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Old 11-09-2012, 12:25 PM   #5
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Forest River is coming out with a 24 ft Solera with a full walk around bed as a slide that goes out the back. They call it a 24R. Only comes in a diesel and, it is only now being sold, so you would have to get new. I think itasca has a model just like it, though. So there might be some used ones out there.
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Old 11-09-2012, 05:55 PM   #6
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Hi Deb, which floor plan did you buy? We bought the Murphy bed, I was over ruled but there is just the two of us and we enjoy it. I was thinking that the walk around bed you mentioned would reduce the bath area.
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Old 11-09-2012, 06:03 PM   #7
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We have a Solera 24ES. It just has the corner bed. We put a topper on it and it is very comfortable. Not a problem for us. The 24R with the back slide and full bed has the bath more in the center, so still decent size, at least what I've seen in the pics. I haven't seen one in person.
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Old 11-11-2012, 07:33 AM   #8
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Hi
I was reading your information and found it real informative, I in the past 20 years have tried fifth-wheels,class a, last year I had a Georgetown 338s 2010, wich was ok but by far too expensive on gas those v10 are consuming too much making it unpleasant. I changed it for a Mercedes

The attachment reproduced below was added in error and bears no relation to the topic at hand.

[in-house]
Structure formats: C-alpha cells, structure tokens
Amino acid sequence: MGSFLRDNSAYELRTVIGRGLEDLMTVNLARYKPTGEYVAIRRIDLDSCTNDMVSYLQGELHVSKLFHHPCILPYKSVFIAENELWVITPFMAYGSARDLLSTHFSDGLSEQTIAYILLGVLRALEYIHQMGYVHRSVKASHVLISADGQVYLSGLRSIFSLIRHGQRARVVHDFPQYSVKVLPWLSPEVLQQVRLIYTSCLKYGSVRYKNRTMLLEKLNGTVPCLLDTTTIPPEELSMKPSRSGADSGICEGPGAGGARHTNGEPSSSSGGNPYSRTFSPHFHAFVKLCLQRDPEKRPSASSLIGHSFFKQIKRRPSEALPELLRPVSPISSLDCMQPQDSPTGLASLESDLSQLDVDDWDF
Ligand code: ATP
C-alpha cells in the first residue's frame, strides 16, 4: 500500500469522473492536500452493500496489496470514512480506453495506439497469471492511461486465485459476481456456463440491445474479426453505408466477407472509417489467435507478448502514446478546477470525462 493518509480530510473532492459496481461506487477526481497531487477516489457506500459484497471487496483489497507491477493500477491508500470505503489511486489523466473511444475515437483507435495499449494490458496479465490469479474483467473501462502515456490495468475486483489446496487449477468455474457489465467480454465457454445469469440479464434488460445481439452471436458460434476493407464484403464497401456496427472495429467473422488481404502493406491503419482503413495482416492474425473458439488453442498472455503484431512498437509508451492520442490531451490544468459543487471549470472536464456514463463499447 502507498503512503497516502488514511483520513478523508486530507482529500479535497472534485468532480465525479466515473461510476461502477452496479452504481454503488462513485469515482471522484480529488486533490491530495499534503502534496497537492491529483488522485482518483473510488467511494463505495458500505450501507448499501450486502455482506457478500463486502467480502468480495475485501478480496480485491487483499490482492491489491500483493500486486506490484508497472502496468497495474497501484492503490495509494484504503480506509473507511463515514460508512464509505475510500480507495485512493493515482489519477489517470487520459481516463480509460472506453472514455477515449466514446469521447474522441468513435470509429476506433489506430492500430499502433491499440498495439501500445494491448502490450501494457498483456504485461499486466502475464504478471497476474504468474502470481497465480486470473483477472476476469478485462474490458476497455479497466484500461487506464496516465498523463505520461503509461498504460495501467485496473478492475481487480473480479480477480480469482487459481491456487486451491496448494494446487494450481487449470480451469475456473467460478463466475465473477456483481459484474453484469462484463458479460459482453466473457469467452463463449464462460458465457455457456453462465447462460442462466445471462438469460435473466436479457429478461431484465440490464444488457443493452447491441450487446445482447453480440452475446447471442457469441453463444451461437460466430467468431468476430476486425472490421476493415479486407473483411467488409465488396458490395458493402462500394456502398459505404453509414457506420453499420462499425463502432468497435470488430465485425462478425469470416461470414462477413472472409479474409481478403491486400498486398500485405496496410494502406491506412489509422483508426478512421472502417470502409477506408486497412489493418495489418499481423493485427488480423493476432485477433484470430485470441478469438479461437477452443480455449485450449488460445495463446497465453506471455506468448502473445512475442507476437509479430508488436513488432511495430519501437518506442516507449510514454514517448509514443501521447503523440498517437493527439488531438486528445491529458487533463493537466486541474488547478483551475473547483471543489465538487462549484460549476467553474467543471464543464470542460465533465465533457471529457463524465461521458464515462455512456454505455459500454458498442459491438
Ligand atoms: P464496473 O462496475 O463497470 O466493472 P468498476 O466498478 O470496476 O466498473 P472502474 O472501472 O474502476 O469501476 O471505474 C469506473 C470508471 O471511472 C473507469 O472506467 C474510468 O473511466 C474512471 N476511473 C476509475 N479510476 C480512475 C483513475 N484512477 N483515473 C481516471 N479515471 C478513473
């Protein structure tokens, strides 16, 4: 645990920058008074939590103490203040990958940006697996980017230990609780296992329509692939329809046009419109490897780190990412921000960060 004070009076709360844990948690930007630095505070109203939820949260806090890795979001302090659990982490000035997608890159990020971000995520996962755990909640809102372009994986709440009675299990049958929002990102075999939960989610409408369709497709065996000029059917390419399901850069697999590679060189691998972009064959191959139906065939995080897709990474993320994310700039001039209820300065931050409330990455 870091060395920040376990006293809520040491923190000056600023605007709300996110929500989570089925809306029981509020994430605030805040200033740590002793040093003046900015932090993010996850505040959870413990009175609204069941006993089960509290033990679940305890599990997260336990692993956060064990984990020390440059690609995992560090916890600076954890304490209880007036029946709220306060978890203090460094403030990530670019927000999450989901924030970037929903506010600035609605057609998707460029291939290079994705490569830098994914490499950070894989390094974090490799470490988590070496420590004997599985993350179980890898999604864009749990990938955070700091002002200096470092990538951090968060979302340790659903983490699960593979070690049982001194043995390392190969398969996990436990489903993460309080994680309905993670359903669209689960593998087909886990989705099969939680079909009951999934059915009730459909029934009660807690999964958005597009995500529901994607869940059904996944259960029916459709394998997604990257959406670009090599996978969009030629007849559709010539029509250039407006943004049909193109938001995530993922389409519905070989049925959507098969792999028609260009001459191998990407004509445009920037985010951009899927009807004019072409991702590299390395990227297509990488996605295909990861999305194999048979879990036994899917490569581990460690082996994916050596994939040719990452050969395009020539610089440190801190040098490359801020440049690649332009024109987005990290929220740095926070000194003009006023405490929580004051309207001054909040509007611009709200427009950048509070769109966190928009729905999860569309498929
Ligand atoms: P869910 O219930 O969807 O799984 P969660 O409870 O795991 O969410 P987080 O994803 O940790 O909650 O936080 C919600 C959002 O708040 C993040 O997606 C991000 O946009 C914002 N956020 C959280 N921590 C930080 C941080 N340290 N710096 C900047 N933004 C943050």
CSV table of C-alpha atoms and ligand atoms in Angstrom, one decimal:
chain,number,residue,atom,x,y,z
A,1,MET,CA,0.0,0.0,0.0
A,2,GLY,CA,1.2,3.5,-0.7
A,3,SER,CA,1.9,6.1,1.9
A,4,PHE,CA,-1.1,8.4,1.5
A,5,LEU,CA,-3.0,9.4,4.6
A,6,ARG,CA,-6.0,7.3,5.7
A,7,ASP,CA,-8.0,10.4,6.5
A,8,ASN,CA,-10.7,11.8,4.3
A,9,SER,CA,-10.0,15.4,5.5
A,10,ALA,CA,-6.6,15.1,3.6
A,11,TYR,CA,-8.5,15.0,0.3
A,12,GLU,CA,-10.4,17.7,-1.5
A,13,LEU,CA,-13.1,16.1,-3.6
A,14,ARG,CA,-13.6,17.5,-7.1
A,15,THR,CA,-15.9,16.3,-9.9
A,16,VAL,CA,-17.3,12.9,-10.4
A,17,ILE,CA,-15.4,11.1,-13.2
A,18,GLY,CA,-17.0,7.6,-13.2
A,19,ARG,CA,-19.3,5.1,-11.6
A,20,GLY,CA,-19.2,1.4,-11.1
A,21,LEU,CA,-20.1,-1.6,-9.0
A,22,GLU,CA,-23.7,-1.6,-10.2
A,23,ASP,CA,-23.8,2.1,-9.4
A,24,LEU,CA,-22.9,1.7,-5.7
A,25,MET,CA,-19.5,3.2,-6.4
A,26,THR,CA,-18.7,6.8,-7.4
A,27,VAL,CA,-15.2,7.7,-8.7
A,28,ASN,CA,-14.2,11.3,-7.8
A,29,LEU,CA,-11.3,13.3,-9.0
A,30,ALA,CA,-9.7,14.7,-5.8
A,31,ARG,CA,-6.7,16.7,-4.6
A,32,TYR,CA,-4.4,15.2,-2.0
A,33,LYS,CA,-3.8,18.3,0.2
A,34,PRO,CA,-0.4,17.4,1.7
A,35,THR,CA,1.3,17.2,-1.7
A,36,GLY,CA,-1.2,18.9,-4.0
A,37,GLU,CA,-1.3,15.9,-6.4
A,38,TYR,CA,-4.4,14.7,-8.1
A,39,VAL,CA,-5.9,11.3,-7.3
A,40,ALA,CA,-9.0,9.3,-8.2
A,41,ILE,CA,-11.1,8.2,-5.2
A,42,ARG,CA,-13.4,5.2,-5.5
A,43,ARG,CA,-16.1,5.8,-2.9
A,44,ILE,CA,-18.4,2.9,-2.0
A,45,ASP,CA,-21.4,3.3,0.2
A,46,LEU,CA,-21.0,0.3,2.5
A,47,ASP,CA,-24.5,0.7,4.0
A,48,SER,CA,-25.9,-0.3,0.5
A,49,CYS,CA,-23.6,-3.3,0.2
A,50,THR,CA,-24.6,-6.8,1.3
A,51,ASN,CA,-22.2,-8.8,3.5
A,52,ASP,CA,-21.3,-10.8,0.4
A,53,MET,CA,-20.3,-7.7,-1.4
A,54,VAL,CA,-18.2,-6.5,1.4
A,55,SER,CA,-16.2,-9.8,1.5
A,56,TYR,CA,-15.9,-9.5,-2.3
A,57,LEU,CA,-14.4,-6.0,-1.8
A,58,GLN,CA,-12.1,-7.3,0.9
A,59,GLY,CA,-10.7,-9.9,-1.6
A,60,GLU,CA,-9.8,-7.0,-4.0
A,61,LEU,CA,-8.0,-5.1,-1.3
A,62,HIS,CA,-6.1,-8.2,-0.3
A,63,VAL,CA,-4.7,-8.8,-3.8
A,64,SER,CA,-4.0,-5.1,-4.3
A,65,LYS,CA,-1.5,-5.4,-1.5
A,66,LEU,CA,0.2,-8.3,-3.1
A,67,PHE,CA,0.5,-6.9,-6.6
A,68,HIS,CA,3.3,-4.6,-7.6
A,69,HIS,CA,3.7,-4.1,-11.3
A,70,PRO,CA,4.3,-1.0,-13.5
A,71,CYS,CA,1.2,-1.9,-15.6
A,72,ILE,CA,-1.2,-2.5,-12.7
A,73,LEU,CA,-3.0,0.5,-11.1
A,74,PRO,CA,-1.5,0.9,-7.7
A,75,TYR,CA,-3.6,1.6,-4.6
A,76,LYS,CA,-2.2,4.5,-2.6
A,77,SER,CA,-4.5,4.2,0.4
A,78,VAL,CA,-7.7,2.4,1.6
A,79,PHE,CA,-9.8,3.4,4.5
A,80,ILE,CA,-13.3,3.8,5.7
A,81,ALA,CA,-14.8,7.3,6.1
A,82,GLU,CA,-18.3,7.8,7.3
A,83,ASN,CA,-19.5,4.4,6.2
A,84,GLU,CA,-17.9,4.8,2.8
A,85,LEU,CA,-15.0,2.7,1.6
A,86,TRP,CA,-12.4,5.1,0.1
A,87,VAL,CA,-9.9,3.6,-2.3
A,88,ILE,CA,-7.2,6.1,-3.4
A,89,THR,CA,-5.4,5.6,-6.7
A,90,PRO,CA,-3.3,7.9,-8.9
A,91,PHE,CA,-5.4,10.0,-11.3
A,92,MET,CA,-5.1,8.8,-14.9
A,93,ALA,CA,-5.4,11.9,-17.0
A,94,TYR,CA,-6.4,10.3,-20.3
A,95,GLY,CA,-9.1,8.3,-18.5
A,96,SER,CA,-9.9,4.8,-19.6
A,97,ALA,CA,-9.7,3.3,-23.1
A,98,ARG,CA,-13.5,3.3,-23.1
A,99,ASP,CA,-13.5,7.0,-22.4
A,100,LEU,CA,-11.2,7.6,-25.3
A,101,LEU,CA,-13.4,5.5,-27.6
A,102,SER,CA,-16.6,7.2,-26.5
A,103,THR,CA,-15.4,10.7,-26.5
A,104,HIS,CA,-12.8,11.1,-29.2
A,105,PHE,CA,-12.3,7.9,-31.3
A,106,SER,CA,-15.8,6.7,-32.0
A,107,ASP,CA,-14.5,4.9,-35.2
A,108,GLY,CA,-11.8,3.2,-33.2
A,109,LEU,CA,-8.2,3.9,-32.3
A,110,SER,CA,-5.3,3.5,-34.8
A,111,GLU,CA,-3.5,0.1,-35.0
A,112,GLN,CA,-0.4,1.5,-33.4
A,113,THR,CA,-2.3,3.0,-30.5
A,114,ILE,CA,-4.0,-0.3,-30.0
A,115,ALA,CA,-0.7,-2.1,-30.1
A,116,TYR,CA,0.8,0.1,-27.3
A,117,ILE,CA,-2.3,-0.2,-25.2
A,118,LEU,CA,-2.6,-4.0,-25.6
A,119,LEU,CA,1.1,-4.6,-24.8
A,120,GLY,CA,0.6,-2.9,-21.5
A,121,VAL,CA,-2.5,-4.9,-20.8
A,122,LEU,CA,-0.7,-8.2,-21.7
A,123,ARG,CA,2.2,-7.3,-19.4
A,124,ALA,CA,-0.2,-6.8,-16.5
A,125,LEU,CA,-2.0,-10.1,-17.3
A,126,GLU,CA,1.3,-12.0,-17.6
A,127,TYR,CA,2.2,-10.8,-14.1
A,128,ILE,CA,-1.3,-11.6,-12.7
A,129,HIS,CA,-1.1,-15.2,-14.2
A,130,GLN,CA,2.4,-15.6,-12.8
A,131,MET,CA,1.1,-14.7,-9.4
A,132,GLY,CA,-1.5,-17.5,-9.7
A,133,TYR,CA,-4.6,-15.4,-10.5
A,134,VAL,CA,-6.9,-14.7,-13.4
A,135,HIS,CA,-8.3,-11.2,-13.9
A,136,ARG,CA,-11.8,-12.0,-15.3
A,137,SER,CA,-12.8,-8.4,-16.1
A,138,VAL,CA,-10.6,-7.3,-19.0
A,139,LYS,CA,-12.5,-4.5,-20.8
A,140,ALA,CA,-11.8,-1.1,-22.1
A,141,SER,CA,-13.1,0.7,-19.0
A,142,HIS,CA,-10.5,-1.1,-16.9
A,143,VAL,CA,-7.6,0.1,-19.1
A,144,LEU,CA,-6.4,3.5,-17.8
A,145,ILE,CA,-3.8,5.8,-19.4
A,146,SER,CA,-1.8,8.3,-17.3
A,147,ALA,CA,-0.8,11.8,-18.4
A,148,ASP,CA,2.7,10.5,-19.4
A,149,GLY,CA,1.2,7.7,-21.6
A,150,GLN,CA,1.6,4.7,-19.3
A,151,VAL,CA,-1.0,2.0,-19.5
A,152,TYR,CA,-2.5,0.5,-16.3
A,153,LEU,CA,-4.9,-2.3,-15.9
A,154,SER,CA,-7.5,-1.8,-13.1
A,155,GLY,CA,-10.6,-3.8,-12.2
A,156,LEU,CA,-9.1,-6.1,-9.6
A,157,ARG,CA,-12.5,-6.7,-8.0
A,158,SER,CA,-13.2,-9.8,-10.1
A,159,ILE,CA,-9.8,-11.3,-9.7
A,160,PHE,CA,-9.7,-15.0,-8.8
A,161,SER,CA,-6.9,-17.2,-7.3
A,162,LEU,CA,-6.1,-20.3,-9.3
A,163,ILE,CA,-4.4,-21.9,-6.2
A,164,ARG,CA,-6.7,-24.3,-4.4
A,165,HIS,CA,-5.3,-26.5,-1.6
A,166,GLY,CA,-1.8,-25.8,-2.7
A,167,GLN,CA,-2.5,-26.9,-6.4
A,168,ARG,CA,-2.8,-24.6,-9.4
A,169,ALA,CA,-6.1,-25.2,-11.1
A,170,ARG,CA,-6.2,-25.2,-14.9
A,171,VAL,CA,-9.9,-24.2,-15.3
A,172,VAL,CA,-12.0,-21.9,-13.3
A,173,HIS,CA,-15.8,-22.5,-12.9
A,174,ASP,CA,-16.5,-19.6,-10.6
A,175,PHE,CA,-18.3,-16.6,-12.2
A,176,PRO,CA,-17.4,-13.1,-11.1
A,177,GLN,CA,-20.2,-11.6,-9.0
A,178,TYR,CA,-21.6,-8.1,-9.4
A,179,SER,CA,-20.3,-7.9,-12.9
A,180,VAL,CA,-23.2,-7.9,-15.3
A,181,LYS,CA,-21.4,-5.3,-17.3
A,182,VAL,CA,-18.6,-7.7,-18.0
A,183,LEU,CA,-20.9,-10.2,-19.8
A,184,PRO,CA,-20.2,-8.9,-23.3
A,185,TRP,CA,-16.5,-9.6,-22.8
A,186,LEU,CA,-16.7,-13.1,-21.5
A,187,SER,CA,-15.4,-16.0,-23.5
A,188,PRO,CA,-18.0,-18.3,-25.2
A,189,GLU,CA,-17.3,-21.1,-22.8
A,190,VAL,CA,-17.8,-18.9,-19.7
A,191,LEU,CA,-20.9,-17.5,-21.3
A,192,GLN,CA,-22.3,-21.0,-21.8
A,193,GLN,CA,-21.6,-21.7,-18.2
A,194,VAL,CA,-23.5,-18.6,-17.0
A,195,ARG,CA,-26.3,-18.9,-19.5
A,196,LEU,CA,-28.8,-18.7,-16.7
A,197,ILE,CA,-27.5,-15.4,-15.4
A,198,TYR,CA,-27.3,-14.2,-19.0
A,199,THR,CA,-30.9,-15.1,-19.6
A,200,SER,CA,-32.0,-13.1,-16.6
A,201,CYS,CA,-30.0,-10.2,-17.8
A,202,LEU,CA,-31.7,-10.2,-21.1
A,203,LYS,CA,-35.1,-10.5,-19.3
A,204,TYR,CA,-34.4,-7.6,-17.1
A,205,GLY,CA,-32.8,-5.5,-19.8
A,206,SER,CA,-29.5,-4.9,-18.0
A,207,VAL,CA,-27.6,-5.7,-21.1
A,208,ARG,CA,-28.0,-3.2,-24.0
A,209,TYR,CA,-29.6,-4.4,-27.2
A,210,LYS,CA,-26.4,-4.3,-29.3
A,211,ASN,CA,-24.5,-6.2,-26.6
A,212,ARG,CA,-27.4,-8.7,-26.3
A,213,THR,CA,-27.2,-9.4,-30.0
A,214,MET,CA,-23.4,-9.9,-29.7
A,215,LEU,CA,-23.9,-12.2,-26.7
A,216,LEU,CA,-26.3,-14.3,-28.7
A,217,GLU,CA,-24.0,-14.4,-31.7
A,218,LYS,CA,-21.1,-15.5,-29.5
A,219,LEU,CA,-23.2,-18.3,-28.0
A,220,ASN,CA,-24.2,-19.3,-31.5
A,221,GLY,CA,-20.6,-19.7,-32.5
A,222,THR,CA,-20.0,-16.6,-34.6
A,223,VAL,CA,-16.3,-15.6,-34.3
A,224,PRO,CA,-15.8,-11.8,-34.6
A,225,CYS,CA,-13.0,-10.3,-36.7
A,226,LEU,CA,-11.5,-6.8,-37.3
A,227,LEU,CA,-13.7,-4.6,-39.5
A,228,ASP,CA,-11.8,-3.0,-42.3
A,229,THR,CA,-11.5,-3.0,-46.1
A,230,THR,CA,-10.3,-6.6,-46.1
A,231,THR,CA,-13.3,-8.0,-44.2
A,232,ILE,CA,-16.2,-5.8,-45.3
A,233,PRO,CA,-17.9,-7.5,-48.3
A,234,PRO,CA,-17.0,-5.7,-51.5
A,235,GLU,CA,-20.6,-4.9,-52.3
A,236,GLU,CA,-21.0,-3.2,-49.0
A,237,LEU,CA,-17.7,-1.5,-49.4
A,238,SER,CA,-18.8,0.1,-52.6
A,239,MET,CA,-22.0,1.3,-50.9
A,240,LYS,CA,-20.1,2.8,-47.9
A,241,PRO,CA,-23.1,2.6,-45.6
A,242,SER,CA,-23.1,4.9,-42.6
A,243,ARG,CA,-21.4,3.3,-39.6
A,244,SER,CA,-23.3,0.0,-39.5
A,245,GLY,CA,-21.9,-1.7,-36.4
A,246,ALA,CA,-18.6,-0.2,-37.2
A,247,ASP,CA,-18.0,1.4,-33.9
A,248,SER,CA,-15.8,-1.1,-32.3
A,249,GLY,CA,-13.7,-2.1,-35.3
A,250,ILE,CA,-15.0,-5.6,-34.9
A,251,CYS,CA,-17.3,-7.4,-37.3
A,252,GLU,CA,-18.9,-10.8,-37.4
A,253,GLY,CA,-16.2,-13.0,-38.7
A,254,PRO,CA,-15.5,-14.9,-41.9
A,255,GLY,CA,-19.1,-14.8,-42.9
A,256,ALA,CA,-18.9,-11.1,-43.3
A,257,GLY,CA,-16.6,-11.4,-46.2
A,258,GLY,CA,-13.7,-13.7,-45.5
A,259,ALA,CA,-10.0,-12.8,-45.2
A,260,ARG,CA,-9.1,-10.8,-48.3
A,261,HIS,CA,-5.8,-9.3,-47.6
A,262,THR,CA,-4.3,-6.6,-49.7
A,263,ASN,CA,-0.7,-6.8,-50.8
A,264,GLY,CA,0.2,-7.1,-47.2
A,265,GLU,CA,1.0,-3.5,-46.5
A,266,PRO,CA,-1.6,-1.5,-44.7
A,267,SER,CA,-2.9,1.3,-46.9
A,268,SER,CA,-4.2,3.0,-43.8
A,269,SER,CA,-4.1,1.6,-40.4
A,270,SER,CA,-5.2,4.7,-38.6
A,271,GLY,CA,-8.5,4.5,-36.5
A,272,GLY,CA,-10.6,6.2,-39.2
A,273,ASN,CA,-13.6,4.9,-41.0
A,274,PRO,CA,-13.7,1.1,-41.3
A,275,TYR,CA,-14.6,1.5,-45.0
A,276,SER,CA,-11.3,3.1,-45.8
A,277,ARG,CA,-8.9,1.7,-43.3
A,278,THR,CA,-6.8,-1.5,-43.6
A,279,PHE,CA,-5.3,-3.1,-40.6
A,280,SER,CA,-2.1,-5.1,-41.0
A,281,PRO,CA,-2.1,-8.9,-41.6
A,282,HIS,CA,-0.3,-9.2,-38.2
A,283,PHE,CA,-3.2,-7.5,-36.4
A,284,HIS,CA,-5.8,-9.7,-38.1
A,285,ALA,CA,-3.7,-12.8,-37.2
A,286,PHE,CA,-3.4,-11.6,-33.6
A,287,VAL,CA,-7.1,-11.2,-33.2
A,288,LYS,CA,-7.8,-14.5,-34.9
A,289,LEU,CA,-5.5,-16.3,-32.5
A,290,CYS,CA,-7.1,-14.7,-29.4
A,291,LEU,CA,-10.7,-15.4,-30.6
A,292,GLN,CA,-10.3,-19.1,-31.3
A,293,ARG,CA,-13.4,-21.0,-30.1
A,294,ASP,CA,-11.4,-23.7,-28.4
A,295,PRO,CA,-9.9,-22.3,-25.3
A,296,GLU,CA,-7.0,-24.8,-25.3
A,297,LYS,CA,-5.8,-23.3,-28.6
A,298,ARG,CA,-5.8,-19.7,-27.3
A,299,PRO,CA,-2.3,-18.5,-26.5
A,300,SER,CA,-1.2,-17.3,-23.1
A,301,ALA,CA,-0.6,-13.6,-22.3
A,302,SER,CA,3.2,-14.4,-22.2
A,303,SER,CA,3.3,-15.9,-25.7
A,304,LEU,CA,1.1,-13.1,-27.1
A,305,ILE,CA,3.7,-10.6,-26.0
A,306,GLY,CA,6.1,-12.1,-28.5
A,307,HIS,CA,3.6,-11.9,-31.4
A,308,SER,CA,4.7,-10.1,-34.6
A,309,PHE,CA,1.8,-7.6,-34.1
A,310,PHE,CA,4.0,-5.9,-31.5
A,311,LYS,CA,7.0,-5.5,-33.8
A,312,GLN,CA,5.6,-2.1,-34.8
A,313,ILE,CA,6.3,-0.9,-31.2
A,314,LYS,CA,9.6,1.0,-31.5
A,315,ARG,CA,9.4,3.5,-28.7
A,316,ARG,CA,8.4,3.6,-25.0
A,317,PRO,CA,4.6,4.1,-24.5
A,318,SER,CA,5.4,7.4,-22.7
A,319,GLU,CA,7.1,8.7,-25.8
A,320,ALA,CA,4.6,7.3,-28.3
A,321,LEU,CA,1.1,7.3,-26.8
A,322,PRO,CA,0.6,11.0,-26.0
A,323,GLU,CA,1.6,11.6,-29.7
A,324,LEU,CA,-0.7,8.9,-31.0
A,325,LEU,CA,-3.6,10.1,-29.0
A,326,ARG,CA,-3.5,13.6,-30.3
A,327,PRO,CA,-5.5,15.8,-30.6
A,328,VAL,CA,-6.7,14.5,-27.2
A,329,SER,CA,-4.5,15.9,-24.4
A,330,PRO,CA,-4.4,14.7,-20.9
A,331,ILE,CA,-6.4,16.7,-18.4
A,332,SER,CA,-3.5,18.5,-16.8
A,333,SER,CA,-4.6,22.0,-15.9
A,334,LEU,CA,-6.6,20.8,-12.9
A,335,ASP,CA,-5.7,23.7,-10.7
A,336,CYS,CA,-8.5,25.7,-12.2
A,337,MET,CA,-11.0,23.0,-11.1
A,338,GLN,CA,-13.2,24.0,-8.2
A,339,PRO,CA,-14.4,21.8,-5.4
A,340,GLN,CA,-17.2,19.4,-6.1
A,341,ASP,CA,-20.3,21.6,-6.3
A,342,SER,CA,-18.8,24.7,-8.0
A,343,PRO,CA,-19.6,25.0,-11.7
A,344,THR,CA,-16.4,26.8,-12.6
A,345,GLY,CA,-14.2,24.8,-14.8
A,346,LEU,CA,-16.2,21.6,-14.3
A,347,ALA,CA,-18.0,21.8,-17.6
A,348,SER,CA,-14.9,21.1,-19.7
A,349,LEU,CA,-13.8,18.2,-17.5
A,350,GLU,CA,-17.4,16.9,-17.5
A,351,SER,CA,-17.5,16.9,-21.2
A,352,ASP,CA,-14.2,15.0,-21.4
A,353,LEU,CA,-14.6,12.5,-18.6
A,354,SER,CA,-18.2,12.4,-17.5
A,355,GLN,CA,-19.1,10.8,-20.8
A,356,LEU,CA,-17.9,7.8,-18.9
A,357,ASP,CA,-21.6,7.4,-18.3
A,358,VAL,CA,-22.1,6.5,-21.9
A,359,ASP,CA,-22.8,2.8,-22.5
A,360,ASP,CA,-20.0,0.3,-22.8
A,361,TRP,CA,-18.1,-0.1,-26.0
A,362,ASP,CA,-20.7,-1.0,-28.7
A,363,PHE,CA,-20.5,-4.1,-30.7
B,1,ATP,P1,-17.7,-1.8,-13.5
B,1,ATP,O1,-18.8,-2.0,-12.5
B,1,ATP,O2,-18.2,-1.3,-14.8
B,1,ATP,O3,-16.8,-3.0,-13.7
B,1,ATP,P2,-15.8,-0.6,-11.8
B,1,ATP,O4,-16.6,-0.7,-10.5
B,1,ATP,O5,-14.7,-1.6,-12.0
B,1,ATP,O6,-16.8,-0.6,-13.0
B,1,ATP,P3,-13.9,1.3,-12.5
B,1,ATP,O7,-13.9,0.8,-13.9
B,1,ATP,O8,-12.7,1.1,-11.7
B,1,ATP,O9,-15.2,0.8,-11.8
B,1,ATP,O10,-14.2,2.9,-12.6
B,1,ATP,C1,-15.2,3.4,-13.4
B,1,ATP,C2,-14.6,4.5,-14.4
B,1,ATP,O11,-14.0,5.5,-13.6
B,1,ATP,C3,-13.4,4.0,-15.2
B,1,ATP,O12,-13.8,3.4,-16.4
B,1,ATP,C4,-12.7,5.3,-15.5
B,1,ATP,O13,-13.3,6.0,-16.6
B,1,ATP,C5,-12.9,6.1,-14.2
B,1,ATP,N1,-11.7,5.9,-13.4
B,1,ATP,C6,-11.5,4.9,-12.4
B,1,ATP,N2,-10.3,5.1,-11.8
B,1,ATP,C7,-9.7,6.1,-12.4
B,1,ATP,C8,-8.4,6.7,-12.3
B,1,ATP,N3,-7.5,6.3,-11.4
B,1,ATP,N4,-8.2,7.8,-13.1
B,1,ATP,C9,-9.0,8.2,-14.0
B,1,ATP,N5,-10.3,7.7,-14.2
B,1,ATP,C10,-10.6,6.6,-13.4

Sprinter fleetwood jamboree 24l corner bed with one double slide. It's so economical easy to drive
I have already made over 9000 km with it. Very satisfied. Every Motorhome or fifth-wheel are cheaply made and its a constant toy to take care of. But the best for traveling.
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Old 11-11-2012, 08:23 PM   #9
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Good points.

Quote:
Originally Posted by wanderso View Post
Ours is 24 feet. Typically at that length for what you describe means that it will be a rear corner bed rather than a walk around unless they have a slide out in the rear. Take a look at the forest river sun seeker 2250 as an example.

We are fine with the corner bed queen, but corner beds do mean greater difficulty with making the bed and crawling over your spouse if you need to get up in the middle of the night. Still, we are happy with what we have in our 2001 Fleetwood Jamboree on a Chevy chassis.

Gas rigs in this class will get 8-11 mpg regardless of model year if in the last 15 years. Sprinter chassis diesel will get 14-17 mpg. Most class c rigs are on the Ford E450 chassis.

If buying used, consider hiring a local mobile RV tech to inspect the rig for problems.

Fiberglass roof and Azdel (composite) sides have advantages for longevity.

Onan generators are preferred; 4000 watt will cover whatever you need for that size of rig, including AC.